It’s been a great start to 2018 for petrolheads with the return of Wheeler Dealers and the upcoming new series Goblin Works Garage. And if that wasn’t enough to excite classic cars fans, another brand new car show called Salvage Hunters Classic Cars is about to hit our screens on Quest. This exciting new tv series brings together antiques expert Drew Pritchard and motoring guru Paul Cowland. They both share a massive passion for classic cars and have teamed up to bring that passion to our tv screens. Here is what they had to say about their brand new show.
What can classic car fans look forward to in the new series of Salvage Hunters Classic Cars?
Drew – We’ve made this show for classic car fans. This is for people who get it already, who are so deep into their hobby that there’s no getting out. They can follow me and Paul on the reality of buying an old car. Its about the fun and the excitement you get when you find an old car. And car fans can watch us go through all the work that has to be done, how much it costs, why we are doing it. Then the car goes out to a real world buyer. And I think the word real is everything that is involved with this show. Its taken us nearly a year to put these cars through, they aren’t rushed out. It really is a show made for petrolheads.
Paul – Reality television isn’t always that real. What you see with our show where we buy the cars, who we buy them from, how they are done and who buys them… plus the time scales… it is all real. Each episode has two cars in quite some depth and we tried to cover as much as possible. Loads of stuff really went wrong, but where some car shows overplay fake jeopardy, we actually under played it.
Drew, many people will be familiar with your antiques tv series Salvage Hunters. When did your passion for classics first start?
For as long as I can remember really. My earliest memory was of my fathers derelict MGC convertible in the garden. I used to sit in that and play and think I was driving. I used to spend hours in it. It was dark blue and had a big banjo steering wheel on it. I used to go to school in a knackered Jaguar XK120 or a knackered Aston Martin DB2. That one was literally rusting away. The 1954 Oval that my Mum used to pick me up from school. Also having my breakfast with a Norton International with its wheels off on the kitchen table… that helped as well. I drove my first car at eleven which was a 1924 Austin 12.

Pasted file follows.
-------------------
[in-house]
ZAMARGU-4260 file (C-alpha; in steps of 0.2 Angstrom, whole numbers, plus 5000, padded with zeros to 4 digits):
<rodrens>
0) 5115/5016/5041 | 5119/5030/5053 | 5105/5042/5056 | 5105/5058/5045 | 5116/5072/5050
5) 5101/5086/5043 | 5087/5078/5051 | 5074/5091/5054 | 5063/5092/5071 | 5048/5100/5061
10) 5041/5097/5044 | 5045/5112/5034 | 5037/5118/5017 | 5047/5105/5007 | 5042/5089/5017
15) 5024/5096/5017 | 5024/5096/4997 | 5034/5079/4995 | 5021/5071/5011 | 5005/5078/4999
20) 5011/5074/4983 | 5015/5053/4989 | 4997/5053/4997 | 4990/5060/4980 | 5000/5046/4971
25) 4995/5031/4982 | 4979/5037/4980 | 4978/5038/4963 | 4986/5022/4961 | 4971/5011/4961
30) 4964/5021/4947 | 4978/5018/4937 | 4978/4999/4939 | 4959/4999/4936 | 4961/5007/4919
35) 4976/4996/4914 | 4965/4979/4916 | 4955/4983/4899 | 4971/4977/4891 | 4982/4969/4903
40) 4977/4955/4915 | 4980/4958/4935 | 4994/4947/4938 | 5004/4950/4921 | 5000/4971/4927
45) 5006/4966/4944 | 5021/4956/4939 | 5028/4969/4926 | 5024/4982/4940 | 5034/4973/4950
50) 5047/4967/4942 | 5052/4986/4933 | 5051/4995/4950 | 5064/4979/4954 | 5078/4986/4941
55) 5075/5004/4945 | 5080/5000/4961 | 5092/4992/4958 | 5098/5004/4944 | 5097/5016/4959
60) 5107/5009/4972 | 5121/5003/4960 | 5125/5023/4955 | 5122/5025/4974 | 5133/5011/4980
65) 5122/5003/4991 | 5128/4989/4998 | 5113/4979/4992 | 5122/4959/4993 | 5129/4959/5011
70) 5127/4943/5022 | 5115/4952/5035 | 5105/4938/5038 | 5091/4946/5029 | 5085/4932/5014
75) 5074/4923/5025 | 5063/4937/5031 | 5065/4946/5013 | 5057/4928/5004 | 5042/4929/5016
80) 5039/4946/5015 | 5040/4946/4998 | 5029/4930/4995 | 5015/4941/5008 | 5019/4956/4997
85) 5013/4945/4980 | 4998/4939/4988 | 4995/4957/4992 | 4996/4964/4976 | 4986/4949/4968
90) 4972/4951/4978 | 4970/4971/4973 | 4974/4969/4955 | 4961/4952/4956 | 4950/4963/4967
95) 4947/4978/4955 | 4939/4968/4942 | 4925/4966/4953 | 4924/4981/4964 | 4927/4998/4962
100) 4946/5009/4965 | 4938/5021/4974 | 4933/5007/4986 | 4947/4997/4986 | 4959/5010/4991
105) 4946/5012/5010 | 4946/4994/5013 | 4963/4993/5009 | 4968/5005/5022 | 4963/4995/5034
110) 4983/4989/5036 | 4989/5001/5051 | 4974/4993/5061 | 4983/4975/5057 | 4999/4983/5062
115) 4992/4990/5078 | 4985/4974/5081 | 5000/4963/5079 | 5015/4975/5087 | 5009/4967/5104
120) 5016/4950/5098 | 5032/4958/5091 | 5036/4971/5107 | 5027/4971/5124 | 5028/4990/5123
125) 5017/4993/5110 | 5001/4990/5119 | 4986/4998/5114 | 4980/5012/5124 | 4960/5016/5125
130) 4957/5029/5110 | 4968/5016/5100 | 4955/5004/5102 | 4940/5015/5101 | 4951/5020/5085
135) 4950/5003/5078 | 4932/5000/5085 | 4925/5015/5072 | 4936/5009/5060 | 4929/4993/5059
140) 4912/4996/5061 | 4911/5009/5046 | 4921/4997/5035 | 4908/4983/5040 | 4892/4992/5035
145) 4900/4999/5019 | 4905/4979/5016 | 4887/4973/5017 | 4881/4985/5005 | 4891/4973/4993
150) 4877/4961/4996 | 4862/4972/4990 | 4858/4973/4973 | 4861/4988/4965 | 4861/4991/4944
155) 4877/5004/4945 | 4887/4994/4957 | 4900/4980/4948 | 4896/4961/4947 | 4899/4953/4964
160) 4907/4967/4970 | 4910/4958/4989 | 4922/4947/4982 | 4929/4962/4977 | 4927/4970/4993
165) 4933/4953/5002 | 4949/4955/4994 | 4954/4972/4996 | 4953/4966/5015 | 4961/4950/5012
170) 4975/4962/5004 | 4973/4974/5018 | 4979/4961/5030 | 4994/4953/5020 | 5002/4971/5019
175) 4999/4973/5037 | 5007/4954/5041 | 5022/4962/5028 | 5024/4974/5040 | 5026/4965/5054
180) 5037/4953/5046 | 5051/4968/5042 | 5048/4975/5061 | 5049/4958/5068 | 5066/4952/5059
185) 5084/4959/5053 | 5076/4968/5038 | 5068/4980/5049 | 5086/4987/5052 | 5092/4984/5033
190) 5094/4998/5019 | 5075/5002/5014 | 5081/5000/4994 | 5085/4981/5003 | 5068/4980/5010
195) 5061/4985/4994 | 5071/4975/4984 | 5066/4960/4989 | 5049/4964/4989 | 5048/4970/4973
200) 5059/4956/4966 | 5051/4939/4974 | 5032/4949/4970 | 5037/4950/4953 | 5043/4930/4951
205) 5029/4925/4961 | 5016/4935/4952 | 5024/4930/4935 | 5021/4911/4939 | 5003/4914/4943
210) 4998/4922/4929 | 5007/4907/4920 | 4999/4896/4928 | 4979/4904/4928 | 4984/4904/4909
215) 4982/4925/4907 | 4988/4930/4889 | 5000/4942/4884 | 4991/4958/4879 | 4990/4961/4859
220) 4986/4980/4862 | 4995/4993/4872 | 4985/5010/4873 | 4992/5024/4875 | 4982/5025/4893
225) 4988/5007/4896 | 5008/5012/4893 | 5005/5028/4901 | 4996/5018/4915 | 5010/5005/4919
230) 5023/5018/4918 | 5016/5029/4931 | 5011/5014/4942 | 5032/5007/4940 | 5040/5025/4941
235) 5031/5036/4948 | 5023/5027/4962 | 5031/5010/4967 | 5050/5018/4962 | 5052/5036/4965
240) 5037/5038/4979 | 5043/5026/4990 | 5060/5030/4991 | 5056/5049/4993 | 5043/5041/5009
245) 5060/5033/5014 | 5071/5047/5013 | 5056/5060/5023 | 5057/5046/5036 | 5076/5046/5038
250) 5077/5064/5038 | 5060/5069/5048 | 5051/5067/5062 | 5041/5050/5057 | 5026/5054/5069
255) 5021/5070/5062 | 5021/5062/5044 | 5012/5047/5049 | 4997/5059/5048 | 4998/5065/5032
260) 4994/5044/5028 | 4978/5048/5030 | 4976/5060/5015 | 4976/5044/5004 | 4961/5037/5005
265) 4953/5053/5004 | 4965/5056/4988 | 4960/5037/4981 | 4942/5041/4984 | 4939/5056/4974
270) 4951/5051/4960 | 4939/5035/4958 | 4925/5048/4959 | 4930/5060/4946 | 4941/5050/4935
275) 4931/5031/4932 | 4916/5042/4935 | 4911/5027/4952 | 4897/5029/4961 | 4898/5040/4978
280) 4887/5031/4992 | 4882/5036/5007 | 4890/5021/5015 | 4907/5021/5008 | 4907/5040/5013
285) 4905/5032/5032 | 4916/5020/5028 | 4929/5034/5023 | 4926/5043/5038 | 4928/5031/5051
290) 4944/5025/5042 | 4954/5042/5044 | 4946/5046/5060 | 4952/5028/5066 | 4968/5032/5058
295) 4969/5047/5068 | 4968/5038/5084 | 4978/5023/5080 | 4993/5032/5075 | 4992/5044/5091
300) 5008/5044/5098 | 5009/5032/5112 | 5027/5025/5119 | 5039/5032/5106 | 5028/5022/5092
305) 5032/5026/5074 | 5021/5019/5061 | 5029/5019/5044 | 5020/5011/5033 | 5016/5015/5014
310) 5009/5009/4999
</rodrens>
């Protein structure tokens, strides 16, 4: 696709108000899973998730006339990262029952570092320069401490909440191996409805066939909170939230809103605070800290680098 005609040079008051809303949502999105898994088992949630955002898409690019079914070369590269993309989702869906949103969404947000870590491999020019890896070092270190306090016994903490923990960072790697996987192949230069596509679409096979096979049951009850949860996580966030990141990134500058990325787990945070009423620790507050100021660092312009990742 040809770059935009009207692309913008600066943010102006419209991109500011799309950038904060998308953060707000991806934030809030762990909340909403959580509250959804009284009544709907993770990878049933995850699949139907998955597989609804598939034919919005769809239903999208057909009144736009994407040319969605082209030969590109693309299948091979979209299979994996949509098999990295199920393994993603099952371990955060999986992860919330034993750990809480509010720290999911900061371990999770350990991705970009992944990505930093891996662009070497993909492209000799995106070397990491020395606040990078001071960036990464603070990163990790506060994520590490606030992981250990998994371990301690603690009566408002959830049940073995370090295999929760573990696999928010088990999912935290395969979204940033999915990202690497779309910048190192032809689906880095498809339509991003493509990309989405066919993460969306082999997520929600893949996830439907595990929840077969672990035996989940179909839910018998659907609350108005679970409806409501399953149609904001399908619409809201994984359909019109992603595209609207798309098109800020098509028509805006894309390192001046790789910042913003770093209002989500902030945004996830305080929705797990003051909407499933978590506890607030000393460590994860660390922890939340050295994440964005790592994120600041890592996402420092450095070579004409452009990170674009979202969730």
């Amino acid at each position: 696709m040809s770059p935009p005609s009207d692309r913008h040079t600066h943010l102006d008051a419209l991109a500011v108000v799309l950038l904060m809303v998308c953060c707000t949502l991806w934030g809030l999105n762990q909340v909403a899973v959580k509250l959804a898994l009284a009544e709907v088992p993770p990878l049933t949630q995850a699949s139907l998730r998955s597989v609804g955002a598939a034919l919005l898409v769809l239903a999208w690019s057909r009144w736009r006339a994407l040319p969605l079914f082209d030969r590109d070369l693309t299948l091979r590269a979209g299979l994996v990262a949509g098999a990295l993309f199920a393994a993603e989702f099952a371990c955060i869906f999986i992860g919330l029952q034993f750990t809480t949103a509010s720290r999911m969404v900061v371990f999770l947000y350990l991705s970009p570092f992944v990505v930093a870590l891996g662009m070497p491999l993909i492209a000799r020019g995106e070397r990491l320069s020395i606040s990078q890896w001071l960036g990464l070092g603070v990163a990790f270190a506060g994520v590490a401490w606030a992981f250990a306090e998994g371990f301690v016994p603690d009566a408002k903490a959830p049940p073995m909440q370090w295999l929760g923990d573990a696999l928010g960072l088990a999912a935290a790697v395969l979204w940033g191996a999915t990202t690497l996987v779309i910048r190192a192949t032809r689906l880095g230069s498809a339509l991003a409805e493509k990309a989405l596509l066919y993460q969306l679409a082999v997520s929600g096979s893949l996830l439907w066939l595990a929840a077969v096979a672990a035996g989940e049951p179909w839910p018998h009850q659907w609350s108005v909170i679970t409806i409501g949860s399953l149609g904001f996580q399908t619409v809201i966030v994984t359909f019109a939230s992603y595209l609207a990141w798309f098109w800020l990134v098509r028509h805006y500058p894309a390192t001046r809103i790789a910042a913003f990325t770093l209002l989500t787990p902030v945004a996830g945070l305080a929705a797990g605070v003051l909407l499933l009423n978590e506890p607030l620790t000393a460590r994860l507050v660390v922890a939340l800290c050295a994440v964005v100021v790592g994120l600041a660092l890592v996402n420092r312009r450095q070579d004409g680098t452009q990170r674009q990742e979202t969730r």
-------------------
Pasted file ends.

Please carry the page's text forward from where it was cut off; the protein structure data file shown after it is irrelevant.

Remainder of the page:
Since then I’ve owned nearly two hundred classic and sports cars. I now race them. It is something I love with a passion. For me both antiques and cars can be the highest form of art. Without the modernism movement we wouldn’t have the Mk2 Golf. Without the British airplane industry we wouldn’t the Mk2 Jaguar. And all of these histories that I trace back, I just love. It’s a lifestyle for me.
Paul you hit the tv screens in the car show Turbo Pickers and now you’ve teamed up with Drew. What was it like working with an antique furniture expert?
Terrible! It was an ordeal! No seriously, all joking aside we’ve had an awful lot of fun making this show. I met Drew about four years ago and we got on so well. And I helped him get his race license. We’re into some many of the same things. There’s a massive broad margin of cars in the middle that we both absolutely love. Then on the periphery there’s things I love that he hates. Also most people know Drew as an antiques expert but I don’t think they realise how into cars he is. We’ve both learned quite a lot of car stuff from each other. Plus what I loved was his insight into design. He sees things that I don’t see. And it’s nice to get that take on things.
In one of the episodes of the new series, you buy a VW Golf GTi Mk1 and a Lotus Elan 2+2. What made you choose those cars?
Paul – We had to have a Golf GTi. We’re both Volkswagen nutters basically. Mainly air cooled but water cooled as well. I’ve got a Mk2 Golf race car, a Mk2 GTI Engineering and a Mk1 Rieger. So we had to have a Golf in the series. And a GTi came up locally and it was the right money. It was a really nice car. So it had to go in. And with the Lotus Elan, we actually wanted to do one and then we thought about the Elan 2+2. It’s more affordable and probably more usable than a standard Elan. And again it was a really nice car. Plus as a drivers car, as it has the slightly longer wheelbase, it handles a lot better.